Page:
It’s this lack of heart that really weighs the film down. How much can we really care in the end about a world-ending Macguffin so briefly explained, we just take it on trust that it’s bad? Tenet is burdened by Nolan’s slightly-too-pleased-with-itself cleverness, as events are played and replayed from multiple angles throughout the film, in a way that demands repeat viewings rather than giving the first-time viewer more knowledge in each scene. If you fall for this sort of thing, then you will fall hard. But, Nolan’s other mega-hits charmed viewers because they cared about the characters at its heart, not the elaborate tricks about time and memory. We wanted to see DiCaprio find his kids, we wanted those boys on the beach to get home – and people were happy to let other things wash over them slightly, because the emotion was how they interpreted the story. Without that heart, the film is a massive, showy trick – and a bit empty as a result.
Which isn’t to say that Nolan doesn’t shoot the hell out of it, or that the scope of it isn’t incredible. It’s where his Bond influence comes in. Because while half the time, he’s paying homage to Kubrick’s mastery and precision – or wonderfully, with its early scene of objects moving backwards and thick rubber gloves, Cocteau’s Orphée – the other half is straight out of Roger Moore. Massive bases. Huge car chases. Big shoot-outs. A Russian villain who could have walked out of Spectre and straight into the film. Flemingesque touches with the hero infiltrating the villain’s world, taking part in a sport with him. A woman at the middle who has a foot in the camps of both hero and villain. This is all Moore-era Bond, repackaged with a sprinkling of PhD Physics.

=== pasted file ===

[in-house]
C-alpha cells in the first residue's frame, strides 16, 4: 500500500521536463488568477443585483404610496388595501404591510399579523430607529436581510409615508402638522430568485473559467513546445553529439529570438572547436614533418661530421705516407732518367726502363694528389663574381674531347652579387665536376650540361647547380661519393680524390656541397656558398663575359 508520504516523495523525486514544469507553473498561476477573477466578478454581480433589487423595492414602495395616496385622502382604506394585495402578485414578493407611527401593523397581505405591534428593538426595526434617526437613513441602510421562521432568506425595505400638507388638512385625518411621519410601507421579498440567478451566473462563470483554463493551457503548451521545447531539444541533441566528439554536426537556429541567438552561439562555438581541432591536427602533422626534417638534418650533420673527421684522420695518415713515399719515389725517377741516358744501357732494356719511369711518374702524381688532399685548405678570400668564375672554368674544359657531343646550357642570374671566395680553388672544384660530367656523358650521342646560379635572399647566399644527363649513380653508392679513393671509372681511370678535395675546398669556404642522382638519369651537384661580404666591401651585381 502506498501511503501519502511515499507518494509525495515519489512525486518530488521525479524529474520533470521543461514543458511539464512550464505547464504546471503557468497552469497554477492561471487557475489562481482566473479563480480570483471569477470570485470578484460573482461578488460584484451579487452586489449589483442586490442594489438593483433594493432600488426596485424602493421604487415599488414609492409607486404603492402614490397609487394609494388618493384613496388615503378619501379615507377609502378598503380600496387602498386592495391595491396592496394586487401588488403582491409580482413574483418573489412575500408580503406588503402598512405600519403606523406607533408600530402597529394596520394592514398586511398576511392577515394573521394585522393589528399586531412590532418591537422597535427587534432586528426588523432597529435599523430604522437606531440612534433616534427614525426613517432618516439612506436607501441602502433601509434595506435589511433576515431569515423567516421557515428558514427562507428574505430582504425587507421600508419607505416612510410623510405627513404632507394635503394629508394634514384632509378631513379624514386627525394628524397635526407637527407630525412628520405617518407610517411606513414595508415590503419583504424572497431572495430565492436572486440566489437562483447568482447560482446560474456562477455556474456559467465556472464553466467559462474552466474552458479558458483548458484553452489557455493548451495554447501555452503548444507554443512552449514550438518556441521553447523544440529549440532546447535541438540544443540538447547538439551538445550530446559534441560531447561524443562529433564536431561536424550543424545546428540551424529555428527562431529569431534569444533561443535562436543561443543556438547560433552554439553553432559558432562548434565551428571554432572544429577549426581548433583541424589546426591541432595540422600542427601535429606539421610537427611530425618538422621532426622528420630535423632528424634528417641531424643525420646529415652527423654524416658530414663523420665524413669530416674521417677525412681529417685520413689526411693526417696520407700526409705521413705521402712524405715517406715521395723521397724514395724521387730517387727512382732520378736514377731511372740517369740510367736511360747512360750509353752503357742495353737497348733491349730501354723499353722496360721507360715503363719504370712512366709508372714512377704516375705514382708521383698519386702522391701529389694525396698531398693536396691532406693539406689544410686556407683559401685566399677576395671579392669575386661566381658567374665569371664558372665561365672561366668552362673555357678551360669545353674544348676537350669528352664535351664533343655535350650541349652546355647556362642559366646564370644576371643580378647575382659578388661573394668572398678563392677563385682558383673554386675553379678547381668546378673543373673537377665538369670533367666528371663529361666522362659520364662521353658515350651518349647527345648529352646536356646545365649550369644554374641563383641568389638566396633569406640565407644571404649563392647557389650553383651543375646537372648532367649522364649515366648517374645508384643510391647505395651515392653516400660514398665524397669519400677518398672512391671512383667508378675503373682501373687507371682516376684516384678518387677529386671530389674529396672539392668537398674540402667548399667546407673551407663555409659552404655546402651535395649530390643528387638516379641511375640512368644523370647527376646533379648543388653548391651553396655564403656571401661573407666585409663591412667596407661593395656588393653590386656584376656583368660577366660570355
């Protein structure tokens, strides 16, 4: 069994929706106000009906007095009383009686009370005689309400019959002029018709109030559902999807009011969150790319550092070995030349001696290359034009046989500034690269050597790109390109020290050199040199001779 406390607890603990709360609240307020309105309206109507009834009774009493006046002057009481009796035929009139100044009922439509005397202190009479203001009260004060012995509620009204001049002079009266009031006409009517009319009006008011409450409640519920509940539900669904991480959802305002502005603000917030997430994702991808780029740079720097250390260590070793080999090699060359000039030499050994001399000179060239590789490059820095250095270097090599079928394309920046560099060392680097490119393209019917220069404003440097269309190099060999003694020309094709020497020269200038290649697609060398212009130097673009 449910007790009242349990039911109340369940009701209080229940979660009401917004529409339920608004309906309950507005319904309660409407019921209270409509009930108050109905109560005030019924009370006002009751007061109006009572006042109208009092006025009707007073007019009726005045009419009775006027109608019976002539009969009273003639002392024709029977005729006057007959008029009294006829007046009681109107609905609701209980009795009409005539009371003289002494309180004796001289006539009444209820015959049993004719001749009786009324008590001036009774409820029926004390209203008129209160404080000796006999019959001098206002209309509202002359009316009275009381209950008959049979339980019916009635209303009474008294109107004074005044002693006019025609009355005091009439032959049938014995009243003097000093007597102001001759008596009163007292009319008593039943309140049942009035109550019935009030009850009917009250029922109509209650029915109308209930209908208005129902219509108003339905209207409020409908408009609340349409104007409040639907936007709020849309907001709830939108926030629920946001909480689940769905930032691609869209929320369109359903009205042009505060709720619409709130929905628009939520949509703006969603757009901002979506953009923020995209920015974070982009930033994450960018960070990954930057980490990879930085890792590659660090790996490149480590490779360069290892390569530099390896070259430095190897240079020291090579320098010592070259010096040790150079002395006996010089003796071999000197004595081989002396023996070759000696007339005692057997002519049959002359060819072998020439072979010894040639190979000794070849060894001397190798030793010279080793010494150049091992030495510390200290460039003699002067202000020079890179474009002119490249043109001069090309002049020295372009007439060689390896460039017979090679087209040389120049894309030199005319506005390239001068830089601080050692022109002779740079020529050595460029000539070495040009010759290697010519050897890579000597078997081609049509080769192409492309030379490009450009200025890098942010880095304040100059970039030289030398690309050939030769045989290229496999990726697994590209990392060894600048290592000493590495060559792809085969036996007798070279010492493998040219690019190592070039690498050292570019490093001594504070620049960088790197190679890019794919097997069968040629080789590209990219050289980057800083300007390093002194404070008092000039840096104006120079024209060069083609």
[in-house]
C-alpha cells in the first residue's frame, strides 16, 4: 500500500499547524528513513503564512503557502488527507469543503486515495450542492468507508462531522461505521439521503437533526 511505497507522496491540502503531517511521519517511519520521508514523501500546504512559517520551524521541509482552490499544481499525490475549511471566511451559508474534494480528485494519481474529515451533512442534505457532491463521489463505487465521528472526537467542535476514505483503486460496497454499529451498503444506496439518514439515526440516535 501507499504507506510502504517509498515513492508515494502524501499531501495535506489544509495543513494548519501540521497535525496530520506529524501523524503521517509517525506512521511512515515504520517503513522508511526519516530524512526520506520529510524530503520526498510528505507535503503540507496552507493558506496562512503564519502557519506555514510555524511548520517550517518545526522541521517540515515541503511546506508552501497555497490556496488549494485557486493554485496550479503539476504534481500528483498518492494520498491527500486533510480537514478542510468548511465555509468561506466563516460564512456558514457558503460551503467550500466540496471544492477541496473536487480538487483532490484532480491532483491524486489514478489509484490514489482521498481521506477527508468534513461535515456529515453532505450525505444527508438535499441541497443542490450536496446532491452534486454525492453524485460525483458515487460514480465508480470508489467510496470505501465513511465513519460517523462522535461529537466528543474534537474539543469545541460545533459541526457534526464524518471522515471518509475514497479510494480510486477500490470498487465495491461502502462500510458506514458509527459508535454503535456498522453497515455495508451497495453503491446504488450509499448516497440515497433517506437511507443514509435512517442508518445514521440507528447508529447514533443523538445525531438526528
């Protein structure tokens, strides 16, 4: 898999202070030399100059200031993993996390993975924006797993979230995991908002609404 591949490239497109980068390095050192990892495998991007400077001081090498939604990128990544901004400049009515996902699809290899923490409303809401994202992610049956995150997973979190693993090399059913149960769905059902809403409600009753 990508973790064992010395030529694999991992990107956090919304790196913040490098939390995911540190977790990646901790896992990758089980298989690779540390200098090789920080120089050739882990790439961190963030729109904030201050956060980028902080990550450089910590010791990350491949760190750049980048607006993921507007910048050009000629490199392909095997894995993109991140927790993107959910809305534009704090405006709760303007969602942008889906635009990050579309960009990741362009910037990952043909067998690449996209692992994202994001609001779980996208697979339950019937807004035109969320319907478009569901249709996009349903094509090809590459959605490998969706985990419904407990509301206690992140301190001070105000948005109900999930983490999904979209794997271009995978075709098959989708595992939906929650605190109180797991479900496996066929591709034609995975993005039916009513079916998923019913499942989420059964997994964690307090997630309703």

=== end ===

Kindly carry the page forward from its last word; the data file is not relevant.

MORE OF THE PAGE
If there is a heart in the film, its Elizabeth Debicki’s abused wife of Kenneth Branagh’s lip-smacking villain. The film’s most effective character scenes revolve around this pair, and the destructive, possessive ‘love’ of Branagh’s Sator, a man must possess or destroy a person. The film captures neatly the perverted “love” Sator claims to have for a woman he abuses, beats and terrifies – and Debicki beautifully captures the mix of shame, hate and fear people in such situations often feel. Nolan must have enjoyed BBC’s The Night Manager, as Debicki repackages her role from that film almost exactly, but given the most emotional and heartfelt plotline in the film, she becomes the one character you really care about and invest in. A better film might have put her even more front and centre.
Instead though, the action around time dominates, with Nolan’s brilliantly mounted action scenes that mix forward and backward motion with staggering (and seamless) effect. It’s yet another reason to see the movie twice. The film is big, loud and demanding – often too loud, with dialogue frequently drowned out (a problem you notice less second time around when you have a much better idea about when to concentrate and when to look away). The cast do terrific work. Washington is very assured as the lead, playing with wit and grace. Debicki is a stand-out. Robert Pattinson brings a quirk and originality to a role that has very little to it on paper. Branagh has been more controversial for his Bond-tinged Russian baddie, but I found a chilling horror in his domestic abuse and selfishness that works extremely well (again particularly second time around). Pattinson brings a playfulness to an underwritten role.
Tenet may not rework cinema – and I doubt it would make a top five list of Nolan’s best films – it’s bold and challenging, if a little cold and heartless. While demanding a double viewing, it’s not quite clear if it will make you long to see it again too quickly. But if you take the effort to do so, you will find a film that grows on you more with repeated viewing – and reveals its deliberately impenetrable mysteries much better.